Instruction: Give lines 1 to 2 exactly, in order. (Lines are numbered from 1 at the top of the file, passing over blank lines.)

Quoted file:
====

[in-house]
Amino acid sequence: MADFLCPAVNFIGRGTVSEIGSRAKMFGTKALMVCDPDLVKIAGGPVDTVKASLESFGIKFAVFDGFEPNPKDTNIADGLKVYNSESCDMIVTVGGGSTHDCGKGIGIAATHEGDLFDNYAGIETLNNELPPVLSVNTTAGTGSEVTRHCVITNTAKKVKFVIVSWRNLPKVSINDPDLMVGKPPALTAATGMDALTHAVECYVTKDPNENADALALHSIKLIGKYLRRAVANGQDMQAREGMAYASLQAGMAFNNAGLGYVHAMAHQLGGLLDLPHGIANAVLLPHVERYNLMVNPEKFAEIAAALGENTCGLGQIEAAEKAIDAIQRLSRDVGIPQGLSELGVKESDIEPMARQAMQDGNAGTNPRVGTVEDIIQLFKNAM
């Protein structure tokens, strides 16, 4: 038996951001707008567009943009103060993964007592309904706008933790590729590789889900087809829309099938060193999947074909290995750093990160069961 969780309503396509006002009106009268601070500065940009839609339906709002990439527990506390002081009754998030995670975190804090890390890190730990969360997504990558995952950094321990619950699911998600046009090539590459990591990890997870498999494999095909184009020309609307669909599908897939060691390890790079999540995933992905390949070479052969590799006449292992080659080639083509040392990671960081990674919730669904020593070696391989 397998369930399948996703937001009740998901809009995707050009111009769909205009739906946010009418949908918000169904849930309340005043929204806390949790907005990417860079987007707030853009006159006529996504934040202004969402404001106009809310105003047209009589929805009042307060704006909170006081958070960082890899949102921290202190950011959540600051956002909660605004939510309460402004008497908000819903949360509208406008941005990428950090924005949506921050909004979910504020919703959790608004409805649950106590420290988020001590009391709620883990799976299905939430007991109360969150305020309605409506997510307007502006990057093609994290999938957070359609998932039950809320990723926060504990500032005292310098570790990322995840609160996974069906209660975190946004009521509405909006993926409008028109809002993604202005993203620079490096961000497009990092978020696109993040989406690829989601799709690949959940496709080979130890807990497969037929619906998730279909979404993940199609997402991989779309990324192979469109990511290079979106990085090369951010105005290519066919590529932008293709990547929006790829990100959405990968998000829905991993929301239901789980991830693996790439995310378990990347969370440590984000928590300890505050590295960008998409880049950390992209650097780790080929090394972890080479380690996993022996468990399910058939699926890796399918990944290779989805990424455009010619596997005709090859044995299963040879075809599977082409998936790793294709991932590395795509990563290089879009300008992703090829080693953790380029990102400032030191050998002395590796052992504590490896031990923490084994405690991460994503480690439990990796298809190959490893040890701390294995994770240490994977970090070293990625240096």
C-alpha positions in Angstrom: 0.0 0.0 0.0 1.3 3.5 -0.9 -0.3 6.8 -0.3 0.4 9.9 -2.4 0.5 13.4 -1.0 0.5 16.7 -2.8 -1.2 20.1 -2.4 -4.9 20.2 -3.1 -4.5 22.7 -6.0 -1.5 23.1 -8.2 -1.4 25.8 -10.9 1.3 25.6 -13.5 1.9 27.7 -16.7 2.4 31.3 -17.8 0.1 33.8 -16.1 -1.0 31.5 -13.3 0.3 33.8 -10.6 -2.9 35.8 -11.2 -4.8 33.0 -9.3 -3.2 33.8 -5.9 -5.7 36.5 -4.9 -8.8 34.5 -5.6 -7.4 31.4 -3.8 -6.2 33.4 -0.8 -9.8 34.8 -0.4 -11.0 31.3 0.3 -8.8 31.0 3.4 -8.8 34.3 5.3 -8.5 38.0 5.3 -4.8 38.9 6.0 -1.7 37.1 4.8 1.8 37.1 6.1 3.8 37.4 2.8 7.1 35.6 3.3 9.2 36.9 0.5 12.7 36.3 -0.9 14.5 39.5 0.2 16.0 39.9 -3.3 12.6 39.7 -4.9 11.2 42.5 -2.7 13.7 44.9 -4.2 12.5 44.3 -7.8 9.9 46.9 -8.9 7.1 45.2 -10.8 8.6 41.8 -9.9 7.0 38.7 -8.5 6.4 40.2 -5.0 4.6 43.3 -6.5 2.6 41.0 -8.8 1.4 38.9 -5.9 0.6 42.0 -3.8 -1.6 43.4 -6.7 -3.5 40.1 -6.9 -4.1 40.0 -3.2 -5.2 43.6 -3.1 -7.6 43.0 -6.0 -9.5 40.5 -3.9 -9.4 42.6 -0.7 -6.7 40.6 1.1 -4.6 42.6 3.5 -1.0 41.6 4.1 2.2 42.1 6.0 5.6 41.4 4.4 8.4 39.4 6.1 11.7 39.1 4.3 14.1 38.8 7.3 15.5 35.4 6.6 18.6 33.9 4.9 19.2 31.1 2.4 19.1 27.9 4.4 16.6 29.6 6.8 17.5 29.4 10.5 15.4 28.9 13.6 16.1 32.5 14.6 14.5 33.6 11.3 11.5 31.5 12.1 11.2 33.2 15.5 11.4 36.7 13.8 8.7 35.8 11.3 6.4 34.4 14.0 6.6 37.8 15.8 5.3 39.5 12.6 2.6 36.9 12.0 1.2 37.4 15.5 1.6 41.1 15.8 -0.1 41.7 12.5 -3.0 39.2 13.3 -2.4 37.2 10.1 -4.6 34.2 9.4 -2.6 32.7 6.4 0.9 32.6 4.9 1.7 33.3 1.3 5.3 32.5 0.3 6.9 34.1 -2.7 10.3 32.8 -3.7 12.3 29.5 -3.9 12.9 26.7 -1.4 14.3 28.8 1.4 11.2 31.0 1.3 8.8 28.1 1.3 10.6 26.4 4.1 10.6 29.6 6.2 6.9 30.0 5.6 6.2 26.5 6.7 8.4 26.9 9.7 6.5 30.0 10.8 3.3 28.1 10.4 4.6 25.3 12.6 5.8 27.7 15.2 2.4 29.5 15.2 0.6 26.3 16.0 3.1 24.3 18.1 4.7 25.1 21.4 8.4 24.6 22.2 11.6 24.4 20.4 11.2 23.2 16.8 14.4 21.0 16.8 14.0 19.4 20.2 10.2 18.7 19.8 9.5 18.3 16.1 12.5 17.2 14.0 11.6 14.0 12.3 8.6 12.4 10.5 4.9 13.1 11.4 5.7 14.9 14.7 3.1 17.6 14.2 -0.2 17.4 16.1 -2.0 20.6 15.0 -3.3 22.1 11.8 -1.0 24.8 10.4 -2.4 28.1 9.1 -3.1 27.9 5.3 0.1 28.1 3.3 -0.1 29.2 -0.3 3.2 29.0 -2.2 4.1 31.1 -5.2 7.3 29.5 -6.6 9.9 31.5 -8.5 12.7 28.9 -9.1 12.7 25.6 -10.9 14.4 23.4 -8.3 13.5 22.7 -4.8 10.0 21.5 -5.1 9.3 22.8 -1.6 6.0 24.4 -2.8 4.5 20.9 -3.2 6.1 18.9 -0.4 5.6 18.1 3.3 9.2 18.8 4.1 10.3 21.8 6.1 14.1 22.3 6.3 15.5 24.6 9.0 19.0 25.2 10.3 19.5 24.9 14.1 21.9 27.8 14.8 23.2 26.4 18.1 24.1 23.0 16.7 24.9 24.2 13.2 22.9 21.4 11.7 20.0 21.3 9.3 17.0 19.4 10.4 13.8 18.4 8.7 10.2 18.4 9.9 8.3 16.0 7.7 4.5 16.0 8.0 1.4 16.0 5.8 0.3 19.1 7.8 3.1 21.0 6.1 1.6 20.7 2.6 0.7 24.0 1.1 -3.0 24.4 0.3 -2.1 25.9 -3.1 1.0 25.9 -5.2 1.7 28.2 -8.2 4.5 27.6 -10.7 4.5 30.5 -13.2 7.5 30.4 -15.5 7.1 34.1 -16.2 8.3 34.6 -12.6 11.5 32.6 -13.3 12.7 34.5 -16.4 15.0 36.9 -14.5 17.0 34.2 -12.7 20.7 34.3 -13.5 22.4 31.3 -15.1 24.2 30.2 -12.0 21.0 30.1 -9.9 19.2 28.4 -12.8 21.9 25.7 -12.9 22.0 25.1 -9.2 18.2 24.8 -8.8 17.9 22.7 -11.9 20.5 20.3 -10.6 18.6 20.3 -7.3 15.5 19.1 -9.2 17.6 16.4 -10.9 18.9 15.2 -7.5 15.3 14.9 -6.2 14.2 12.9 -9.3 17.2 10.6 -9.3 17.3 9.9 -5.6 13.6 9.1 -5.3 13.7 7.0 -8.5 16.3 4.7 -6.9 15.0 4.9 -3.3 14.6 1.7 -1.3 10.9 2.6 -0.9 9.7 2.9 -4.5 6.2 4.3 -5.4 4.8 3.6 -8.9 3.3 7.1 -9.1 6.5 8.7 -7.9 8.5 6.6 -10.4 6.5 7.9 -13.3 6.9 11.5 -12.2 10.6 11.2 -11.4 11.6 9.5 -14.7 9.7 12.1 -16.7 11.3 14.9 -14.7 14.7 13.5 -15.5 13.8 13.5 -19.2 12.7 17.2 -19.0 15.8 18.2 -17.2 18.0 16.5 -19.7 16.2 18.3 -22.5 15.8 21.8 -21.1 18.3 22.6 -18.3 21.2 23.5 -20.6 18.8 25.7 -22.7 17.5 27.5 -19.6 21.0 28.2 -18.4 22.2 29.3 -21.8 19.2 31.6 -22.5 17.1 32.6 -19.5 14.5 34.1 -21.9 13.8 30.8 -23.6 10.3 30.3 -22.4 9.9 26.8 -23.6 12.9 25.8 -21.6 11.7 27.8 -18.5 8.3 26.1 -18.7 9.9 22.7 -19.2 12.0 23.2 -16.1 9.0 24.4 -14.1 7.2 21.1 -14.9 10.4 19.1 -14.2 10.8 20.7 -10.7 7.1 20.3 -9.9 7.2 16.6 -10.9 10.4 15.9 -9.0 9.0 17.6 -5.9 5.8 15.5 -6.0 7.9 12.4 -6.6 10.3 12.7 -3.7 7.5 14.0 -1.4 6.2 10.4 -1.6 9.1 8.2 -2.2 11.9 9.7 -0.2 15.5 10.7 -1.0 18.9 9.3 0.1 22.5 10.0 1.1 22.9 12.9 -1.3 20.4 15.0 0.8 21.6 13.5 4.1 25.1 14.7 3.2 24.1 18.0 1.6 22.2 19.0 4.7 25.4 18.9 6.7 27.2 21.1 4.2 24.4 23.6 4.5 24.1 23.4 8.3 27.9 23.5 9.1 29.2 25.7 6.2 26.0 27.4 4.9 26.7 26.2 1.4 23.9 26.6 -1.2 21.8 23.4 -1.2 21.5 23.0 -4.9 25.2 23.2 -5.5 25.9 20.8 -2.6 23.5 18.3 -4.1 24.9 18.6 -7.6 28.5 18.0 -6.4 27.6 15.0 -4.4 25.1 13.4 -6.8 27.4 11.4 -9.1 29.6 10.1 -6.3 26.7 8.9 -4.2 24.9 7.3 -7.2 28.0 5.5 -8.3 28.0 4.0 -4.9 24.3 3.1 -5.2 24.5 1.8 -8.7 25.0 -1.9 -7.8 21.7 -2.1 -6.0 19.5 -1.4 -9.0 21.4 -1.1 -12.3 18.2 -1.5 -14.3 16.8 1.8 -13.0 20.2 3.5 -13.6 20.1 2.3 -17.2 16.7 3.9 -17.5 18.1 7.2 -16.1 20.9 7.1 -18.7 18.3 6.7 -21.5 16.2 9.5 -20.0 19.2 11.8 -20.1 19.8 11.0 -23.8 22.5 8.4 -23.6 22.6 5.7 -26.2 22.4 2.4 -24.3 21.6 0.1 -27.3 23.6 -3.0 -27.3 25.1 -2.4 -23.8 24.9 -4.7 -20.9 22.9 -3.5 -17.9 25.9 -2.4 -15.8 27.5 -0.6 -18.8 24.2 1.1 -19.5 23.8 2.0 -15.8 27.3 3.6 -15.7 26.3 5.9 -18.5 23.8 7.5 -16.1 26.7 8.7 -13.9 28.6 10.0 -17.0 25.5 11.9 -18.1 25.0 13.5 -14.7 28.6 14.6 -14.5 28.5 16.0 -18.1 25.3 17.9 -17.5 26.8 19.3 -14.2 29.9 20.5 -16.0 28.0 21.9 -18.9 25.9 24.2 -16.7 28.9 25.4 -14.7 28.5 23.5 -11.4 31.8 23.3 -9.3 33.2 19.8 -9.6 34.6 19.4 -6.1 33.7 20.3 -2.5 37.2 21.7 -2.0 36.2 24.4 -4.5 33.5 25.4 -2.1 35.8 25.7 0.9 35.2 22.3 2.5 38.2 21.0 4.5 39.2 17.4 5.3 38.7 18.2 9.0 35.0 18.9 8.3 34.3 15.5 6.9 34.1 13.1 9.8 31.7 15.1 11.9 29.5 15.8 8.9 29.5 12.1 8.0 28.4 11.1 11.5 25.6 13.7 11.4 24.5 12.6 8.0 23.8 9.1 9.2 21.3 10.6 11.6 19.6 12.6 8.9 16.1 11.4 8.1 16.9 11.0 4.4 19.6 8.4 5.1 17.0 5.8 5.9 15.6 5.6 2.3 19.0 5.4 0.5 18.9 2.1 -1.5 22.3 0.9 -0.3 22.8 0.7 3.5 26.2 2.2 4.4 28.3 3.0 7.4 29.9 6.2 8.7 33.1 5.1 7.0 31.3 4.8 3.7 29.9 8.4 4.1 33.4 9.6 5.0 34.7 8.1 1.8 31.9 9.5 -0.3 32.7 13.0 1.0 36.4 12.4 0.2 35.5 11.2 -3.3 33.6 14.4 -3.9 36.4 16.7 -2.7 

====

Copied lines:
[in-house]
Amino acid sequence: MADFLCPAVNFIGRGTVSEIGSRAKMFGTKALMVCDPDLVKIAGGPVDTVKASLESFGIKFAVFDGFEPNPKDTNIADGLKVYNSESCDMIVTVGGGSTHDCGKGIGIAATHEGDLFDNYAGIETLNNELPPVLSVNTTAGTGSEVTRHCVITNTAKKVKFVIVSWRNLPKVSINDPDLMVGKPPALTAATGMDALTHAVECYVTKDPNENADALALHSIKLIGKYLRRAVANGQDMQAREGMAYASLQAGMAFNNAGLGYVHAMAHQLGGLLDLPHGIANAVLLPHVERYNLMVNPEKFAEIAAALGENTCGLGQIEAAEKAIDAIQRLSRDVGIPQGLSELGVKESDIEPMARQAMQDGNAGTNPRVGTVEDIIQLFKNAM